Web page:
KBzine: the original kitchen and bathroom industry e-news - since 2002
11th January 2019
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Welcome to the
The Bathroom Manufacturers Association's Yvonne Orgill has been in full flow this week, with two comment pieces that are of real importance to our industry and, I believe, mankind in general.
One of the pieces is featured below and please make sure you read it as it's the other piece I'm mentioning here - the need for the entire bathroom industry to get behind the Water Label to help us all make better choices and save water. Yvonne's calling for the industry to take action in a week that toilets - specifically toilets which work without water - have been in the news.
Yvonne refers to Microsoft founder Bill Gates unveiling a toilet that doesn't need water but instead uses chemicals to remove waste. Regular readers of my leaders will be aware of waterless urinals (which use a chemical to improve hygiene and reduce odour) and the compost loos I use when I'm away at festivals - which don't require water or chemicals. Sadly, neither of these is practical in most people's homes but I'm hoping that the concepts can be adapted so they can be more readily available to us in the civilised world in the near future. I can vouch for the fact that compost loos are the perfect solution for the millions who don't have access to toilets and whose lives involve water shortages on a scale that most of us can't comprehend. I can't opine on waterless urinals though!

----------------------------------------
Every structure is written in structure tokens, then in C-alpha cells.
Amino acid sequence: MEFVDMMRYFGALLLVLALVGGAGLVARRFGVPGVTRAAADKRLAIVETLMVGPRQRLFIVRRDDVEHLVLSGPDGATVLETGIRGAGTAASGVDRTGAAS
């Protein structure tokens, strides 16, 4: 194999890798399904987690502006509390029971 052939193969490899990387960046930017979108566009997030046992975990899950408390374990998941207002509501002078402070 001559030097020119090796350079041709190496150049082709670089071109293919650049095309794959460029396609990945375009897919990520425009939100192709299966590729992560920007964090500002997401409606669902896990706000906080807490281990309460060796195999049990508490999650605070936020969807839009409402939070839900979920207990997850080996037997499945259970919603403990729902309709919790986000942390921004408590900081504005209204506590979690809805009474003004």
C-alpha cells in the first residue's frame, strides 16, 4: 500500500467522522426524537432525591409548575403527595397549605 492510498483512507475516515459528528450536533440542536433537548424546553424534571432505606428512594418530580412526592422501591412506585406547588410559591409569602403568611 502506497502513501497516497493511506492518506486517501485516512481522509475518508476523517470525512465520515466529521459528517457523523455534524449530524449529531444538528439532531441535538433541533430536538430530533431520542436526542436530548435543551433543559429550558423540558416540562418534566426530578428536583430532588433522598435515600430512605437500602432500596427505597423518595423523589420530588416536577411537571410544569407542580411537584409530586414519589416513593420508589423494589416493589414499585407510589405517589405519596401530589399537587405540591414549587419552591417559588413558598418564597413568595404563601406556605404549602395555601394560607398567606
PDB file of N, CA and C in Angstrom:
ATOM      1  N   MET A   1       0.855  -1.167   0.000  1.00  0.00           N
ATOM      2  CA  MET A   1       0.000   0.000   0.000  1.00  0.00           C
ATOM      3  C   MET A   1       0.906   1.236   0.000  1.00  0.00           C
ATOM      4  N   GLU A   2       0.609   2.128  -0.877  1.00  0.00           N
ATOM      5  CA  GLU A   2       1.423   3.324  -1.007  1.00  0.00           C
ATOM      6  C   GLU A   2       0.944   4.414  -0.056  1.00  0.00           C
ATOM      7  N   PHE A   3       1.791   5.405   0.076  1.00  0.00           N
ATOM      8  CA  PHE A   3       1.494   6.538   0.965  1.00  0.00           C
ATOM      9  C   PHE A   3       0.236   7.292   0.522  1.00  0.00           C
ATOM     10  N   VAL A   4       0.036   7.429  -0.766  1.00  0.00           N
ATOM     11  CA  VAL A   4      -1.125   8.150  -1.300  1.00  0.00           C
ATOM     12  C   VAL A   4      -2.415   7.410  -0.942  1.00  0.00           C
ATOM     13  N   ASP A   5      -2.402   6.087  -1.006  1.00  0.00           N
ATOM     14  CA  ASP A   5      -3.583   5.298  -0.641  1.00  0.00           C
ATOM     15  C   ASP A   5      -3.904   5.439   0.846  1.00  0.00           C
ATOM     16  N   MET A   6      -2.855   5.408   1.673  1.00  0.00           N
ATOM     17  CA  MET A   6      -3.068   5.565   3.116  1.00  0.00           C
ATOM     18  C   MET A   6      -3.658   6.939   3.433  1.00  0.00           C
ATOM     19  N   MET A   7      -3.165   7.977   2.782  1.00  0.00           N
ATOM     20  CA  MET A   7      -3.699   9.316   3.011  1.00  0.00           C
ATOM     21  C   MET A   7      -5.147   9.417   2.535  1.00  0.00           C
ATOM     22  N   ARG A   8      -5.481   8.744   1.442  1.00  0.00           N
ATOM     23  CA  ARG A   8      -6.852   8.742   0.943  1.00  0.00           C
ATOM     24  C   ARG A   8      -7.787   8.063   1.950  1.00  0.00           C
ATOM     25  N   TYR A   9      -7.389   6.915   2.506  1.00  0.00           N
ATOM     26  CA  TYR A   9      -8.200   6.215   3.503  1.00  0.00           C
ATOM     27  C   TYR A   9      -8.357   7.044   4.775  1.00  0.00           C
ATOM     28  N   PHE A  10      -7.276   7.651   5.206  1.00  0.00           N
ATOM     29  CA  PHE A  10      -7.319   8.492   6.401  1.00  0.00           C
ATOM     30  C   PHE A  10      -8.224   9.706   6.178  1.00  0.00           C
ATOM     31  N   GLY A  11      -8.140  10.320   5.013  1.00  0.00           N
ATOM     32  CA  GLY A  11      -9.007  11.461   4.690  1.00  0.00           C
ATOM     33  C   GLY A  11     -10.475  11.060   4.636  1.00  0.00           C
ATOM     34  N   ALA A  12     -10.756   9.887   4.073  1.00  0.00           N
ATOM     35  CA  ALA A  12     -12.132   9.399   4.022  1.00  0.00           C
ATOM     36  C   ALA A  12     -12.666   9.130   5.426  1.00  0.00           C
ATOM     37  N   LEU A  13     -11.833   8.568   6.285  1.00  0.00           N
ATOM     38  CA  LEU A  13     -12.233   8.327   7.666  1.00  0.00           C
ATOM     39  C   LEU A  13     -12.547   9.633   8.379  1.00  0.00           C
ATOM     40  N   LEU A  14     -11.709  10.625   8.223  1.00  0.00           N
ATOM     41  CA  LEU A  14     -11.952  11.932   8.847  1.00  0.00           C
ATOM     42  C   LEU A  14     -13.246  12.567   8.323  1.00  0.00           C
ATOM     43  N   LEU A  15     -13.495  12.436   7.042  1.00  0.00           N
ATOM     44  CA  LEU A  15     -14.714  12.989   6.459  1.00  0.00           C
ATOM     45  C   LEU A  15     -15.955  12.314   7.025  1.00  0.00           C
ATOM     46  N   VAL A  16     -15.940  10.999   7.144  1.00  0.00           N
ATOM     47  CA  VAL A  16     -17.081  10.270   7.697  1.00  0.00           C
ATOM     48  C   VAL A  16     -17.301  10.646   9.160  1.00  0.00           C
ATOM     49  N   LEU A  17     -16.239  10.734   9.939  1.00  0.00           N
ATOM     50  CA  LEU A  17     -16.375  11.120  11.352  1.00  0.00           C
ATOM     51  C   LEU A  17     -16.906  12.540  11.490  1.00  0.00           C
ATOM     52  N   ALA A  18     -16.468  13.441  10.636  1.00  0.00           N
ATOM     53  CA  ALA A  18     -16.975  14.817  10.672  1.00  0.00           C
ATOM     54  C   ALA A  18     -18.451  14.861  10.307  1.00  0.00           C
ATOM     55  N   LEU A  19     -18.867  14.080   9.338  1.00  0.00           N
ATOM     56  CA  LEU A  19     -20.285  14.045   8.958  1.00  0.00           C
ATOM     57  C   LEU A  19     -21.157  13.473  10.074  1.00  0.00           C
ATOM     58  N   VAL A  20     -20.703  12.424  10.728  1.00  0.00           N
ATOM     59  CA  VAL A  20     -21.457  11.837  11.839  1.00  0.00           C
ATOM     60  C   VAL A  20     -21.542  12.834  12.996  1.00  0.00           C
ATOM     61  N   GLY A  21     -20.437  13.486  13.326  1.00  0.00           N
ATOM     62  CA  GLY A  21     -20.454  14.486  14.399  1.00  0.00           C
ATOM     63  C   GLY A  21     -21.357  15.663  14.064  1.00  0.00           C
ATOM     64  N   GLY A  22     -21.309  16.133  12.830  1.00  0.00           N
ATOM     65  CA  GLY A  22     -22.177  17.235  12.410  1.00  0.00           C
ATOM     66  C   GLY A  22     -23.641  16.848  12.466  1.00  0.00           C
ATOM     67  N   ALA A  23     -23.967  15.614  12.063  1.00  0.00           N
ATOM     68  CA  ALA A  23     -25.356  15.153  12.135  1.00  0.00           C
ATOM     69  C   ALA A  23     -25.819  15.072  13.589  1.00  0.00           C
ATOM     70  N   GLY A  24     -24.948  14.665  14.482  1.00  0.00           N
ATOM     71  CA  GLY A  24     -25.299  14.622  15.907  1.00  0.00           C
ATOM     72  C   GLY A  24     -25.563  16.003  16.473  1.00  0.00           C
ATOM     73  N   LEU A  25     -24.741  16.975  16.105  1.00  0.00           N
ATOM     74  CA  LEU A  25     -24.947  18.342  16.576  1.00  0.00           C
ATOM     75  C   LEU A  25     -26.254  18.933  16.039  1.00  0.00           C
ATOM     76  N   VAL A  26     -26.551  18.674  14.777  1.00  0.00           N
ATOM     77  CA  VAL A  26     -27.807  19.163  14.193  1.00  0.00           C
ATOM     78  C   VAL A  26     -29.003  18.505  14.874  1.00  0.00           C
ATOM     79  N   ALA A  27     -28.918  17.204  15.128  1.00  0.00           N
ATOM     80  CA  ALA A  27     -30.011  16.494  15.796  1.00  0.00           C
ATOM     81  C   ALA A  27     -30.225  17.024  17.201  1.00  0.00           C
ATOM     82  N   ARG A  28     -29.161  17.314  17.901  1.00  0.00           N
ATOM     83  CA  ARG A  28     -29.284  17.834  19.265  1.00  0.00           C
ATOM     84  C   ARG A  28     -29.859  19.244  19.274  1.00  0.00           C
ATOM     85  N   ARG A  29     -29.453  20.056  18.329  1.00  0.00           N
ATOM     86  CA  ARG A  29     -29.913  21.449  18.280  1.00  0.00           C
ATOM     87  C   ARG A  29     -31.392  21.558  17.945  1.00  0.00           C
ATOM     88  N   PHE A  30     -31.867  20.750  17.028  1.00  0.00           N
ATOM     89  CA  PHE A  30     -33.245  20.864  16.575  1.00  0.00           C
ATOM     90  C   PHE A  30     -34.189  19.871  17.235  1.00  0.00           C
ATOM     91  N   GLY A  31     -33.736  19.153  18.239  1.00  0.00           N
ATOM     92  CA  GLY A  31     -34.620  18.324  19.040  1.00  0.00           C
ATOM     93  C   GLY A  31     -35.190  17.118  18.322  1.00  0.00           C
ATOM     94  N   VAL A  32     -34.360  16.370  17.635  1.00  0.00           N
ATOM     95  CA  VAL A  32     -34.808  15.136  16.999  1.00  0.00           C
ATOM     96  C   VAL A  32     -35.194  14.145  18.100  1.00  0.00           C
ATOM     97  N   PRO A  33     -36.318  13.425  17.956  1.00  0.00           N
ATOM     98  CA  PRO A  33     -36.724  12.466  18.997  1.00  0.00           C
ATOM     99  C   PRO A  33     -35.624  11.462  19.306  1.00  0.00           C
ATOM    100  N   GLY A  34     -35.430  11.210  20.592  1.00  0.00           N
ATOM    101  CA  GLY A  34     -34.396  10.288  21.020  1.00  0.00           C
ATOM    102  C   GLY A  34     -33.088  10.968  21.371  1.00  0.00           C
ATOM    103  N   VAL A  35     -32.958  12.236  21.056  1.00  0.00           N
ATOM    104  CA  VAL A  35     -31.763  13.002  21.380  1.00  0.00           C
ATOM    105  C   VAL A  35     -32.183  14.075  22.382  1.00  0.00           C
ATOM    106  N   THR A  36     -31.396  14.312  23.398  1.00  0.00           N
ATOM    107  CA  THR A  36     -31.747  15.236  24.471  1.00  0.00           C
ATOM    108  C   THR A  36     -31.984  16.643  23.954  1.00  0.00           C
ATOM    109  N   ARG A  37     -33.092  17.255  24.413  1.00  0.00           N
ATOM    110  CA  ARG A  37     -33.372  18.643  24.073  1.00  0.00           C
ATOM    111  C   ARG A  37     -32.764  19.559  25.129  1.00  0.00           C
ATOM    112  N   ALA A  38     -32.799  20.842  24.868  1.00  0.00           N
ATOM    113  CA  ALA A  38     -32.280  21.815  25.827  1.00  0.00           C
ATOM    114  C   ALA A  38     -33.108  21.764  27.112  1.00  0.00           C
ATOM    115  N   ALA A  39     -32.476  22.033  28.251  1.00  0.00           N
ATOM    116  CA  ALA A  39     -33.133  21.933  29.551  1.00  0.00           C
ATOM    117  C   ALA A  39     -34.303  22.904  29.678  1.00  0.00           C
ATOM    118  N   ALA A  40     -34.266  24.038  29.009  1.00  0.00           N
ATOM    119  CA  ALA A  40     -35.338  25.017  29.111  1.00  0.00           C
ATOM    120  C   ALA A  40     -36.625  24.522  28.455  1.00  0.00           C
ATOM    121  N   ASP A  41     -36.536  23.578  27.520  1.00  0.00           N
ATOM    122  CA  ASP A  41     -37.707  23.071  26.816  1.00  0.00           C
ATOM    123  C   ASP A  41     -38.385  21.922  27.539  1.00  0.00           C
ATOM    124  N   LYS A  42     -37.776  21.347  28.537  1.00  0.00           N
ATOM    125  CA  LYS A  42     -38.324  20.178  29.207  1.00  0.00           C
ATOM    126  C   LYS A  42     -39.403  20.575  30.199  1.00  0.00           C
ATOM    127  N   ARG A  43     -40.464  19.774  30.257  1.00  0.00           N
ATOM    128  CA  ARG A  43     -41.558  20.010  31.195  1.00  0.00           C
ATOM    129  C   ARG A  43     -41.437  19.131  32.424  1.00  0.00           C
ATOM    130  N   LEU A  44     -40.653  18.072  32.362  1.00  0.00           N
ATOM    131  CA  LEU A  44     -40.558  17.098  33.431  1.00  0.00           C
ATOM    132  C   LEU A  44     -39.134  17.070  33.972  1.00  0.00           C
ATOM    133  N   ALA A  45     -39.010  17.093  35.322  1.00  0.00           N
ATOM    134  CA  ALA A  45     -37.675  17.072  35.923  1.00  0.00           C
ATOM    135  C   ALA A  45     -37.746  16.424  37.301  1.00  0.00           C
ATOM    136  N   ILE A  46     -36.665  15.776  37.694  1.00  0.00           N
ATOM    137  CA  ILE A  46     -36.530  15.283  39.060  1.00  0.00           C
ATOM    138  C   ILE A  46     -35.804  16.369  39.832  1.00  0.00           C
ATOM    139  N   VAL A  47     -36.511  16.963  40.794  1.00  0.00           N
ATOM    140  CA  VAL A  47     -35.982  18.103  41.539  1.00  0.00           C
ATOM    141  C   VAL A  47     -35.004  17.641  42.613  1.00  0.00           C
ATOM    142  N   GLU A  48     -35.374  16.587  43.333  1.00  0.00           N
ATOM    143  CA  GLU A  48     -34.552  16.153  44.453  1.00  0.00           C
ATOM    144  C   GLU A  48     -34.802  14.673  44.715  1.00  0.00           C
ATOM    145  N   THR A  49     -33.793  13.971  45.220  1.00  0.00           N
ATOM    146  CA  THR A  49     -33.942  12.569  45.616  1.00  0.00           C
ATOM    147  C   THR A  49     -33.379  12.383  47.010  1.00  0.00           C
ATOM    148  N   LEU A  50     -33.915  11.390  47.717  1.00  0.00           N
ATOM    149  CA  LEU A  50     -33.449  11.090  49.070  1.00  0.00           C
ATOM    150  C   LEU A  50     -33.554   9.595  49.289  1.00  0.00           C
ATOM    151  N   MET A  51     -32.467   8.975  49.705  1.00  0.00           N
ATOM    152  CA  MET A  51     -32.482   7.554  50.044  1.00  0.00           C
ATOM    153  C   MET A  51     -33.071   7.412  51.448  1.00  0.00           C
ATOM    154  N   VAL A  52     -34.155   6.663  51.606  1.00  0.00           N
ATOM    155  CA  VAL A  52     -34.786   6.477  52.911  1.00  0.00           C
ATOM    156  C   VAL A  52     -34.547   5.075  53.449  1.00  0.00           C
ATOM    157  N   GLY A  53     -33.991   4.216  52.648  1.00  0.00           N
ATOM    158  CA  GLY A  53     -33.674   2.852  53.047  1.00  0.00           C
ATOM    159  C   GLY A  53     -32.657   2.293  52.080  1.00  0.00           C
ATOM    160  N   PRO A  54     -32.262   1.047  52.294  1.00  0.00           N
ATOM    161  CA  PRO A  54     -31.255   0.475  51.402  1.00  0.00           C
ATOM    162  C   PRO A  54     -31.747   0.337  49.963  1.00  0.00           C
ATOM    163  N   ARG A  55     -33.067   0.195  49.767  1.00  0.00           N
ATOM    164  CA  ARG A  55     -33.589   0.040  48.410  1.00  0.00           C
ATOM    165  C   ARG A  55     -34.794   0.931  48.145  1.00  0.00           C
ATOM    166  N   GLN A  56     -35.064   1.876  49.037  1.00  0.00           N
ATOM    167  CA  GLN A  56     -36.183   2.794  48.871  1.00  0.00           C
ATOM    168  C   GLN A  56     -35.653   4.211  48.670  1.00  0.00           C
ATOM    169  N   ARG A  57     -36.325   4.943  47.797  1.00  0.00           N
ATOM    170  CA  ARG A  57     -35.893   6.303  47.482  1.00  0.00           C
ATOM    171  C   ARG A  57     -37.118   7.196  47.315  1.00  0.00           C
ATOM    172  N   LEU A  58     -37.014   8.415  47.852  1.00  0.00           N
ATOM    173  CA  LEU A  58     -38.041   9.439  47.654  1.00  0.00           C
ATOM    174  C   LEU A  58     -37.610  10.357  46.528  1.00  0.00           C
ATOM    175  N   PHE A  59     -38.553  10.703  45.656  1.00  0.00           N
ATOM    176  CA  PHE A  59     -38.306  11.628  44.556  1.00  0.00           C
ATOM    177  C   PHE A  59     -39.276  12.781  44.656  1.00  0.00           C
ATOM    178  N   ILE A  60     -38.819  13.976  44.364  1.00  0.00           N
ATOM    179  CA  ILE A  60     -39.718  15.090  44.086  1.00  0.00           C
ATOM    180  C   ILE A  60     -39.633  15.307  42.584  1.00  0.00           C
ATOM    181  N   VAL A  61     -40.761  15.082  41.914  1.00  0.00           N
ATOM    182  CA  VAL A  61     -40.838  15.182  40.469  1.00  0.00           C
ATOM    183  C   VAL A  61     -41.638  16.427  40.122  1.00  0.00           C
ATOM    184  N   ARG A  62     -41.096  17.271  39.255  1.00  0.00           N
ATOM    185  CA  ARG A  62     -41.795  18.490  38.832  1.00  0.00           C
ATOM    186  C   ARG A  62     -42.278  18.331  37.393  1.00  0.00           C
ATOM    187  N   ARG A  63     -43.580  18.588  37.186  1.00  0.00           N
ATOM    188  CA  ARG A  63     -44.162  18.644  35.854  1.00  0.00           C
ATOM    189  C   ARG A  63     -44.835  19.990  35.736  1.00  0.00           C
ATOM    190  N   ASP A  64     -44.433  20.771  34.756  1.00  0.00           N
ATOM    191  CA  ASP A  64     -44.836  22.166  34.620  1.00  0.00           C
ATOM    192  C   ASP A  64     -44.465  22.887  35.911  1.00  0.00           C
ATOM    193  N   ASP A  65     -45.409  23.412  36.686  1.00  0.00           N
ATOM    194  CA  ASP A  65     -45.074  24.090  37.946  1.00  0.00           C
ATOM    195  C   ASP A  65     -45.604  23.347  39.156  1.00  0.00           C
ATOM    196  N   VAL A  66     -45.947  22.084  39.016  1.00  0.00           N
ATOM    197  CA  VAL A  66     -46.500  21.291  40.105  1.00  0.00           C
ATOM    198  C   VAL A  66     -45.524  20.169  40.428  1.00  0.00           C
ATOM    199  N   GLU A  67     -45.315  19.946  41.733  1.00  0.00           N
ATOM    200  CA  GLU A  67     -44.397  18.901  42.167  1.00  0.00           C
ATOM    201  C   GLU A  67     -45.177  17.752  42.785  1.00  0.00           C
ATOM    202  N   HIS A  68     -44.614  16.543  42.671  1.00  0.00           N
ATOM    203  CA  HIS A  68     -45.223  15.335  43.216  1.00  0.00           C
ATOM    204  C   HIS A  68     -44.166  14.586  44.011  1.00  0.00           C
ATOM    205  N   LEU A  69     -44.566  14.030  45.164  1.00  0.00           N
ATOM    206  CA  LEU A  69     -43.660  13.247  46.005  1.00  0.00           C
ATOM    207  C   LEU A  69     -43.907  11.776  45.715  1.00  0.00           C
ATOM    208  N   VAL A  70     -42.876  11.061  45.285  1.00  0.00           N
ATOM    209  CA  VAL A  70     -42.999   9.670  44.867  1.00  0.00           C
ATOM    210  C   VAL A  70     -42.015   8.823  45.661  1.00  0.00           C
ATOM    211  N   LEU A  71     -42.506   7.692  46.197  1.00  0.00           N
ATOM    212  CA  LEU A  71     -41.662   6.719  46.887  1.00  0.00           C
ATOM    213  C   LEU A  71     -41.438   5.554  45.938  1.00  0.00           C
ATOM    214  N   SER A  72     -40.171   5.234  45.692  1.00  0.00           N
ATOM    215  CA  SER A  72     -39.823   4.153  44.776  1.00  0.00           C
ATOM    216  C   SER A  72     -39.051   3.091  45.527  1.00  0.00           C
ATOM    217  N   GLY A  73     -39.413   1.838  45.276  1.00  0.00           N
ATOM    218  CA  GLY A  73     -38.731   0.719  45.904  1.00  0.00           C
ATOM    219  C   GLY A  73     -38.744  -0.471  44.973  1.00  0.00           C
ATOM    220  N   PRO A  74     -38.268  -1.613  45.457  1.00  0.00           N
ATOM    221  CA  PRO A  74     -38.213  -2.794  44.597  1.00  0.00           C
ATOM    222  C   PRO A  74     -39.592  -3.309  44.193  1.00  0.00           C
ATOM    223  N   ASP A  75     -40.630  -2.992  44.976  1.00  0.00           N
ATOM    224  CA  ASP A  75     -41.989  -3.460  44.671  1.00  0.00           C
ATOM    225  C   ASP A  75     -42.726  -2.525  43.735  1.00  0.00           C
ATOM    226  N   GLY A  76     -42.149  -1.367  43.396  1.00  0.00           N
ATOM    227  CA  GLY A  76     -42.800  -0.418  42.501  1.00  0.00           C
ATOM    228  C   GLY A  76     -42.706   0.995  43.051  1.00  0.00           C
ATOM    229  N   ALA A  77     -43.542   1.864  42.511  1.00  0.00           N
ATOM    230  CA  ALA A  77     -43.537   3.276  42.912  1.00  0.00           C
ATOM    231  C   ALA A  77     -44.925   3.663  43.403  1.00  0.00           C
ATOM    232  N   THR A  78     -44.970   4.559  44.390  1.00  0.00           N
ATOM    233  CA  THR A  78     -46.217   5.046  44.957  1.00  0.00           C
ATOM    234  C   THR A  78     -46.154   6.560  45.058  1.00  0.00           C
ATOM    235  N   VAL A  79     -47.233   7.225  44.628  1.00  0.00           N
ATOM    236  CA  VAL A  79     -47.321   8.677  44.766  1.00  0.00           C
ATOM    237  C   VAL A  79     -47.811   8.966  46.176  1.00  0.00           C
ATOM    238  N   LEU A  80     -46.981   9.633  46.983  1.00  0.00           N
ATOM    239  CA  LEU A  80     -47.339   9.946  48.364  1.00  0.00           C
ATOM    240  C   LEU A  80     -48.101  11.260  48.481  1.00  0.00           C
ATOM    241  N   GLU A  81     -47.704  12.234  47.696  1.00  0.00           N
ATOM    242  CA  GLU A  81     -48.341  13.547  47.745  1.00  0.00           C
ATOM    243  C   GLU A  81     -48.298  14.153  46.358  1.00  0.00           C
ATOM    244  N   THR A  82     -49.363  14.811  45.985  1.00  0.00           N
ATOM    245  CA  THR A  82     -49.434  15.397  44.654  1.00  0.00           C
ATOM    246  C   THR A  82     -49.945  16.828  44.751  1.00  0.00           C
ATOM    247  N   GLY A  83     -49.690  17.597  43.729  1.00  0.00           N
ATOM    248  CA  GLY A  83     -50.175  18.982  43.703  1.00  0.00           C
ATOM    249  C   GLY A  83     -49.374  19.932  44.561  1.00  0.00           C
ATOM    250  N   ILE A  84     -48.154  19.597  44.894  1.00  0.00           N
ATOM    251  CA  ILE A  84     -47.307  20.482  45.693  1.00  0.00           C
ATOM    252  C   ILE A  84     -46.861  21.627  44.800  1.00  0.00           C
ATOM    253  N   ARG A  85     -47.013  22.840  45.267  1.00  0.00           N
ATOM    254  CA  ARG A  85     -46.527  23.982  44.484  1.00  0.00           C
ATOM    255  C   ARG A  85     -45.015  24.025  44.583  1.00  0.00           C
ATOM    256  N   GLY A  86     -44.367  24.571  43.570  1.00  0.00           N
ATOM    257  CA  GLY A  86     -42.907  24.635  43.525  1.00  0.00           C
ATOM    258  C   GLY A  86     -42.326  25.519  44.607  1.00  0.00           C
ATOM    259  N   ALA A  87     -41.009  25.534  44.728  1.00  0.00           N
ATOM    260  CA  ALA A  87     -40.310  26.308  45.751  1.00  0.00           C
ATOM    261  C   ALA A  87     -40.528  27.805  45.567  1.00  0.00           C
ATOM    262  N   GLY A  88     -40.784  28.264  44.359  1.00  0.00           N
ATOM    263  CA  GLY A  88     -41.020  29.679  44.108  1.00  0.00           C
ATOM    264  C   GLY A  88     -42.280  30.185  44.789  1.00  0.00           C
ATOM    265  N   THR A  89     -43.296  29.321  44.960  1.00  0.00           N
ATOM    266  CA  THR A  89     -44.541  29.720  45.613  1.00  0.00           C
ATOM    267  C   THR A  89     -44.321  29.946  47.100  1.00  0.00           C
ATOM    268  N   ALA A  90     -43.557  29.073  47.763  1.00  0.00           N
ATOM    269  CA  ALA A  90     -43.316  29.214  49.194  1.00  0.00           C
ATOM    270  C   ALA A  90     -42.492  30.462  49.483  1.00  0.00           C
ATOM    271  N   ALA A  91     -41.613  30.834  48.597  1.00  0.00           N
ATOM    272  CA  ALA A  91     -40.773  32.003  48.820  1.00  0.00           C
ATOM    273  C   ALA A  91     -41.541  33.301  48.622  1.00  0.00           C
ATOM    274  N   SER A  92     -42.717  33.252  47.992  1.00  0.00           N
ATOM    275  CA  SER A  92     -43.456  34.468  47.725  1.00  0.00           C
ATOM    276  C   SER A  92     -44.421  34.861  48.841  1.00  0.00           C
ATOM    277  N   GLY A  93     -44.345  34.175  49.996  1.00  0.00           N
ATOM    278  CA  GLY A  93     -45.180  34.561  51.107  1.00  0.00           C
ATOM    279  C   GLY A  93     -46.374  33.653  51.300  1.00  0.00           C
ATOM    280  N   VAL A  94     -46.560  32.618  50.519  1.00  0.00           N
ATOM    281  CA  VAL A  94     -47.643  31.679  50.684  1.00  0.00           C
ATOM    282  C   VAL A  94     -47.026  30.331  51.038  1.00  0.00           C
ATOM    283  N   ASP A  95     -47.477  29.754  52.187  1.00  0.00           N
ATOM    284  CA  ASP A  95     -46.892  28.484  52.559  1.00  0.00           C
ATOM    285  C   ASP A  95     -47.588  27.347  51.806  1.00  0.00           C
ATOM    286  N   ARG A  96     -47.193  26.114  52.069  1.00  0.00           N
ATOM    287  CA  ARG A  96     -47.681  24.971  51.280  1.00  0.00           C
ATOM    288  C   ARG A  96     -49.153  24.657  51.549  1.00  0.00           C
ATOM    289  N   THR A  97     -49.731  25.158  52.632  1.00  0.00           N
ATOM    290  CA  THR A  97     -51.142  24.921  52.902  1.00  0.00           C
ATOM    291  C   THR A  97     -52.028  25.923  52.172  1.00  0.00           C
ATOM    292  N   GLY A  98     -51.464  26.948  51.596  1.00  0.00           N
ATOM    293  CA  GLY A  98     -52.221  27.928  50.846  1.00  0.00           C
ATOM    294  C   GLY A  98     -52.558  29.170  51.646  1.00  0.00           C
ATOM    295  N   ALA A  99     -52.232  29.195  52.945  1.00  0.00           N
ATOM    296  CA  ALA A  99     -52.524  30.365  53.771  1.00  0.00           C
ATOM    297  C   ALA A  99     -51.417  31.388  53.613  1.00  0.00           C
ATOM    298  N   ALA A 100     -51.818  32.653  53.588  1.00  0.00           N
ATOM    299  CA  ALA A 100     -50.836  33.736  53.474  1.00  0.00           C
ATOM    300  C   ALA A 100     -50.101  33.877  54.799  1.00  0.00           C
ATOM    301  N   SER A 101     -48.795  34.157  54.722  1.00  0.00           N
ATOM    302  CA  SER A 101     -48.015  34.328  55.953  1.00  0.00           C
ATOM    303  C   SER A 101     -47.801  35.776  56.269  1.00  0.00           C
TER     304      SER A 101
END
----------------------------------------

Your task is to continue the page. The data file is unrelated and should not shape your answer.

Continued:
Like Yvonne, I believe that our industry must take seriously the need to save water, particularly as 22% of water used in the home is due to toilet usage and 25% for showering. We could really make an enormous difference, couldn't we? And with the predictions that Britain will need an extra 4,000 million litres a day by 2040 to cope with a drier climate and increased population, and Government wanting targets of around 80 litres per person per day, as opposed to the current estimate of around 142 litres, it would be better to be more proactive than to end up facing imposed restrictions.
"Many manufacturers have developed water saving products but we need greater support for the Label and help to communicate its benefits," says Yvonne. "It is currently used on 12,500 products and supported by 144 brands, this could be so much more but we need the industry to get behind it and drive forward real change."
9th November 2018